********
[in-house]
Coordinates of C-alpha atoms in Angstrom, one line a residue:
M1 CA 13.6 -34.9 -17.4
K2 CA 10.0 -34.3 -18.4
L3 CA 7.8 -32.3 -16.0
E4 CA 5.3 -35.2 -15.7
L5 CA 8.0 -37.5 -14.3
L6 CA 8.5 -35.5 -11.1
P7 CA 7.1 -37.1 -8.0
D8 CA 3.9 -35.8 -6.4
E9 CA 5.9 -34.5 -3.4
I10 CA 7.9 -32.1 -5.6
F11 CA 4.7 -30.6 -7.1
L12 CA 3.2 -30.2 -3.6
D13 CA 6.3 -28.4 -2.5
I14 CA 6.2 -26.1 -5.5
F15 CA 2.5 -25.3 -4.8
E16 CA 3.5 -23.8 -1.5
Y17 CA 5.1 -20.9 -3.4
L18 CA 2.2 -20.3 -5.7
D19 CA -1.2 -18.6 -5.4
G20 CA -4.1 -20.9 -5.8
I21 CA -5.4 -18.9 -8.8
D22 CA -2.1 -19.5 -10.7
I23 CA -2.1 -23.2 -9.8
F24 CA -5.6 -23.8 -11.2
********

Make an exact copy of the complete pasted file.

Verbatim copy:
[in-house]
Coordinates of C-alpha atoms in Angstrom, one line a residue:
M1 CA 13.6 -34.9 -17.4
K2 CA 10.0 -34.3 -18.4
L3 CA 7.8 -32.3 -16.0
E4 CA 5.3 -35.2 -15.7
L5 CA 8.0 -37.5 -14.3
L6 CA 8.5 -35.5 -11.1
P7 CA 7.1 -37.1 -8.0
D8 CA 3.9 -35.8 -6.4
E9 CA 5.9 -34.5 -3.4
I10 CA 7.9 -32.1 -5.6
F11 CA 4.7 -30.6 -7.1
L12 CA 3.2 -30.2 -3.6
D13 CA 6.3 -28.4 -2.5
I14 CA 6.2 -26.1 -5.5
F15 CA 2.5 -25.3 -4.8
E16 CA 3.5 -23.8 -1.5
Y17 CA 5.1 -20.9 -3.4
L18 CA 2.2 -20.3 -5.7
D19 CA -1.2 -18.6 -5.4
G20 CA -4.1 -20.9 -5.8
I21 CA -5.4 -18.9 -8.8
D22 CA -2.1 -19.5 -10.7
I23 CA -2.1 -23.2 -9.8
F24 CA -5.6 -23.8 -11.2